During her 23 years as a University of Missouri Extension agronomy specialist, Pat Miller has answered a lot of questions and looked at a lot of plants. Here are her top 10 horticulture tips:
1. Never use a string weeder near young tees. Once girdled, they will die.
2. Check the mature size before planting any trees or shrubs. I know it’s hard to believe that this little twig will someday be 60 feet tall and growing into the power lines, but it happens. And I know this little shrub may look like it’s out in the middle by itself. But it will fill in the space eventually; just plant some annuals around it in the meantime.
3. Check light and water requirements before planting. Plants needing full sun, such as peonies, won’t bloom well in shade. And shade plants like hostas will sunburn in full sun. Plants like impatiens that need lots of moisture won’t thrive in droughty soil, and plants like butterfly bushes that like dry conditions will probably die in a wet spot.
4. Make pruning cuts back to the branch collar or just out from a bud; don’t leave stubs. Don’t top trees, as this weakens the tree and causes regrowth that is more likely to break in storms.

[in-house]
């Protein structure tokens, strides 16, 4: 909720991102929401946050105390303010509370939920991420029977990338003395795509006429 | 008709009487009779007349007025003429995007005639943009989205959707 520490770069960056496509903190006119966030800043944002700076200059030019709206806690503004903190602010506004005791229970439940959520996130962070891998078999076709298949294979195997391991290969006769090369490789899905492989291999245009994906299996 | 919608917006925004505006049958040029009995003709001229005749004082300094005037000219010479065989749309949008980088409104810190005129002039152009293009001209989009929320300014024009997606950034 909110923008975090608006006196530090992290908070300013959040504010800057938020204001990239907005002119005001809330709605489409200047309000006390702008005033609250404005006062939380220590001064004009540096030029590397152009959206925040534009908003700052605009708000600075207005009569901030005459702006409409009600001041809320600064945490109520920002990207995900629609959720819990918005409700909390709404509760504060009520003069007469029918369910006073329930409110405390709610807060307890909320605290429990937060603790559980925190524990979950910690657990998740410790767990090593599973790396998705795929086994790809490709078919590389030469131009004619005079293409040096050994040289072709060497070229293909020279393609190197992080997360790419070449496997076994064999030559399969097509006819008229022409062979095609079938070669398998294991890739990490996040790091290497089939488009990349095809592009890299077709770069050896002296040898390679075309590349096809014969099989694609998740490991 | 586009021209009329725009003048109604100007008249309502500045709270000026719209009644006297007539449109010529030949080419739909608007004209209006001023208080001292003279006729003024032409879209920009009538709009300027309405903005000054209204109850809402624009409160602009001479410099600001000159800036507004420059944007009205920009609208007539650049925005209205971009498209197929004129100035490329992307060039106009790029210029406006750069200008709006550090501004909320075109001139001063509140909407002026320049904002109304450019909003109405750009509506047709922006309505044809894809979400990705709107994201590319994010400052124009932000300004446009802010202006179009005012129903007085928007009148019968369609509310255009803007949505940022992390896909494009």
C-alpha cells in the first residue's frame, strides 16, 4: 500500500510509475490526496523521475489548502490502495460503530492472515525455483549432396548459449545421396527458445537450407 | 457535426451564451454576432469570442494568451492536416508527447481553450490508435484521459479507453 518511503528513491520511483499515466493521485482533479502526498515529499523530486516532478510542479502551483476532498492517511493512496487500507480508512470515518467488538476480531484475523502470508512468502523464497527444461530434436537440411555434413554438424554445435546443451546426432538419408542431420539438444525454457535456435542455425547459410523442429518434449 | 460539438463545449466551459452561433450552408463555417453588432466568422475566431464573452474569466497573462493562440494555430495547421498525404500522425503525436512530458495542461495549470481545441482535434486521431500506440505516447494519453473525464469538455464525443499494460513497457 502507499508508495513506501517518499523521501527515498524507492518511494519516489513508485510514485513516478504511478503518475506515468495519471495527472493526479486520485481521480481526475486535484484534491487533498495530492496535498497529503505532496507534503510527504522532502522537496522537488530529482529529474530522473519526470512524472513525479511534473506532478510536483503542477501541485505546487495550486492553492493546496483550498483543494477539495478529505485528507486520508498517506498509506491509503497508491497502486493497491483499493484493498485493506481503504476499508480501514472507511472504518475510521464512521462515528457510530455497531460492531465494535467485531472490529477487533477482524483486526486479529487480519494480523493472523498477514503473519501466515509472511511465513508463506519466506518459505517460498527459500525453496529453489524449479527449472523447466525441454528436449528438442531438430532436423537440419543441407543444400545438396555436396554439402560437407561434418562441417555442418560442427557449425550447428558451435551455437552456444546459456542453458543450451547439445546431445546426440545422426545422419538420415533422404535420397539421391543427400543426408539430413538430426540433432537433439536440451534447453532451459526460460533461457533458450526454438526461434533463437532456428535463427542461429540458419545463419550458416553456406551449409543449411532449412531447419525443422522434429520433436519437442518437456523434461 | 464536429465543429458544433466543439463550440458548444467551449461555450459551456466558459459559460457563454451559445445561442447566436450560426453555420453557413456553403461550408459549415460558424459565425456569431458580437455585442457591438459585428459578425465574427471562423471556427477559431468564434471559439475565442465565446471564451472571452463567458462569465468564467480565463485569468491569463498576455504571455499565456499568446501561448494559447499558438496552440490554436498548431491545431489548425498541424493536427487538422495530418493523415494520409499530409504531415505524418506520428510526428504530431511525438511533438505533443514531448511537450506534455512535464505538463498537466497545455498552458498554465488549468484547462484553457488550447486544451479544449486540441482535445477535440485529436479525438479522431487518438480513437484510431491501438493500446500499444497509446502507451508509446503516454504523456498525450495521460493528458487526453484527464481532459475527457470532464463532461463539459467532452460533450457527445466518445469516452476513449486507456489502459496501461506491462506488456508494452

5. Know the expected problems and be prepared to take control measures, or plant resistant varieties. Roses get black spot unless they are sprayed regularly with fungicides or are resistant to the disease.
6. Protect the trunks of young trees during the winter to prevent frost cracks.
7. Growing fruit is a lot of work: spraying, thinning, pruning and then harvesting and preserving. Count the cost before planting.
8. Blueberries require an acid soil. Do a soil test and amend the soil with sulfur as recommended six months to a year before planting. They also need frequent irrigation.
9. Mow tall fescue lawns at 3-4 inches in the summer. The grass will be healthier and shade out weeds better.
10. Use a herbicide that kills only grasses to reduce weeding chores. It will probably require several applications. Use a pre-emergent herbicide and mulch in areas where you don’t need plants to reseed, like your perennial and shrub beds. This will reduce your weeding chores.